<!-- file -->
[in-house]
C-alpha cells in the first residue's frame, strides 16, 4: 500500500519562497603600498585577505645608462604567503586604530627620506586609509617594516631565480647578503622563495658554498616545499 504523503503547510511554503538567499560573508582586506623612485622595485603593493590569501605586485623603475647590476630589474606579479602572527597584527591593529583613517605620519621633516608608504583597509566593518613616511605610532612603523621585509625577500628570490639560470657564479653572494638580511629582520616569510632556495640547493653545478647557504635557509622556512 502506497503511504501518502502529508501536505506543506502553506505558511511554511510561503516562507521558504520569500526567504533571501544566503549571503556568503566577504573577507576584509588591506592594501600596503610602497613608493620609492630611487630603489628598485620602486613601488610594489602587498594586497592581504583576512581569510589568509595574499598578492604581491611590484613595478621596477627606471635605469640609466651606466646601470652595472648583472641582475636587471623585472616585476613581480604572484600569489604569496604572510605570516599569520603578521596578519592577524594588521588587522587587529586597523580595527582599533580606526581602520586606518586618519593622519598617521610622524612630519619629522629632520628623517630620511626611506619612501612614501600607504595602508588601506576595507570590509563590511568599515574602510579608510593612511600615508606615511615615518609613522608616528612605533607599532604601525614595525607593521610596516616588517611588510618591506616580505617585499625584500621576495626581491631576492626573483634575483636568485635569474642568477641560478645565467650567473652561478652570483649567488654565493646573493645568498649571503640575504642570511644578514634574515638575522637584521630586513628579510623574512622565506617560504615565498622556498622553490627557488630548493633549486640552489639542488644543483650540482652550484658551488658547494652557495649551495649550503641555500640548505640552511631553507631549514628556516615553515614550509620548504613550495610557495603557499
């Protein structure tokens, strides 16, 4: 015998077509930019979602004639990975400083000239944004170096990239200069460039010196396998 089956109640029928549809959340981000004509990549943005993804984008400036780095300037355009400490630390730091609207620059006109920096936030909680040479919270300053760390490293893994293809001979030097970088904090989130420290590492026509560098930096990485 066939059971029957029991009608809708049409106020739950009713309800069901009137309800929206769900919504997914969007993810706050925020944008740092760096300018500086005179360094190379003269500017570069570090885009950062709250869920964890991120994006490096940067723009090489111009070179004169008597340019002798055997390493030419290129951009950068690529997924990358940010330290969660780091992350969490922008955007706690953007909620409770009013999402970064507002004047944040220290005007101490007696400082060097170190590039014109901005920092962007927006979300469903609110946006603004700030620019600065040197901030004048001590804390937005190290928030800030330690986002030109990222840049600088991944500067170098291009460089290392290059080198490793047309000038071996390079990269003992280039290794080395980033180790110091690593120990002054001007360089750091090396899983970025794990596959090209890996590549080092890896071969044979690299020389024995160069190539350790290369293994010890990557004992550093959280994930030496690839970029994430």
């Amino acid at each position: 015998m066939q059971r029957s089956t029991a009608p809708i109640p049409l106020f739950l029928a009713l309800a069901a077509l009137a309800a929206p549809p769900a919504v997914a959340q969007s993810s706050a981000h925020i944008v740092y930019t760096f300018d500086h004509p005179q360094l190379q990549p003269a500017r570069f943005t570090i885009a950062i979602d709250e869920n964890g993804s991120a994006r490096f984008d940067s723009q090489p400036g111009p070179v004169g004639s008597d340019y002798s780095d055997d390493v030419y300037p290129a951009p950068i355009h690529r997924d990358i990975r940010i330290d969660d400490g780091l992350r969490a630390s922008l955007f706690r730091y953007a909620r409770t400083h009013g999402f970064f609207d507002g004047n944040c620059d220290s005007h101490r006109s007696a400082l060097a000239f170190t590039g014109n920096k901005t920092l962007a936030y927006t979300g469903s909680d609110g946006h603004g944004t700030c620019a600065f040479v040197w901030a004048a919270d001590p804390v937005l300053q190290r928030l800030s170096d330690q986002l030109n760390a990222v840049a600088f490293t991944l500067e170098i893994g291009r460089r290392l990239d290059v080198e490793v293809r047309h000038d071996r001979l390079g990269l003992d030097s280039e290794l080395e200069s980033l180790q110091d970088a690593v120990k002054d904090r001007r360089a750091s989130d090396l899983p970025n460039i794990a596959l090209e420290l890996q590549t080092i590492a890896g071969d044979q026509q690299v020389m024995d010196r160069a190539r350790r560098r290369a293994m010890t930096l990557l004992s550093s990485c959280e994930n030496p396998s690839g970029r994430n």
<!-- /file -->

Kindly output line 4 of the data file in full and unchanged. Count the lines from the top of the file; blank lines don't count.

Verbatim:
């Amino acid at each position: 015998m066939q059971r029957s089956t029991a009608p809708i109640p049409l106020f739950l029928a009713l309800a069901a077509l009137a309800a929206p549809p769900a919504v997914a959340q969007s993810s706050a981000h925020i944008v740092y930019t760096f300018d500086h004509p005179q360094l190379q990549p003269a500017r570069f943005t570090i885009a950062i979602d709250e869920n964890g993804s991120a994006r490096f984008d940067s723009q090489p400036g111009p070179v004169g004639s008597d340019y002798s780095d055997d390493v030419y300037p290129a951009p950068i355009h690529r997924d990358i990975r940010i330290d969660d400490g780091l992350r969490a630390s922008l955007f706690r730091y953007a909620r409770t400083h009013g999402f970064f609207d507002g004047n944040c620059d220290s005007h101490r006109s007696a400082l060097a000239f170190t590039g014109n920096k901005t920092l962007a936030y927006t979300g469903s909680d609110g946006h603004g944004t700030c620019a600065f040479v040197w901030a004048a919270d001590p804390v937005l300053q190290r928030l800030s170096d330690q986002l030109n760390a990222v840049a600088f490293t991944l500067e170098i893994g291009r460089r290392l990239d290059v080198e490793v293809r047309h000038d071996r001979l390079g990269l003992d030097s280039e290794l080395e200069s980033l180790q110091d970088a690593v120990k002054d904090r001007r360089a750091s989130d090396l899983p970025n460039i794990a596959l090209e420290l890996q590549t080092i590492a890896g071969d044979q026509q690299v020389m024995d010196r160069a190539r350790r560098r290369a293994m010890t930096l990557l004992s550093s990485c959280e994930n030496p396998s690839g970029r994430n």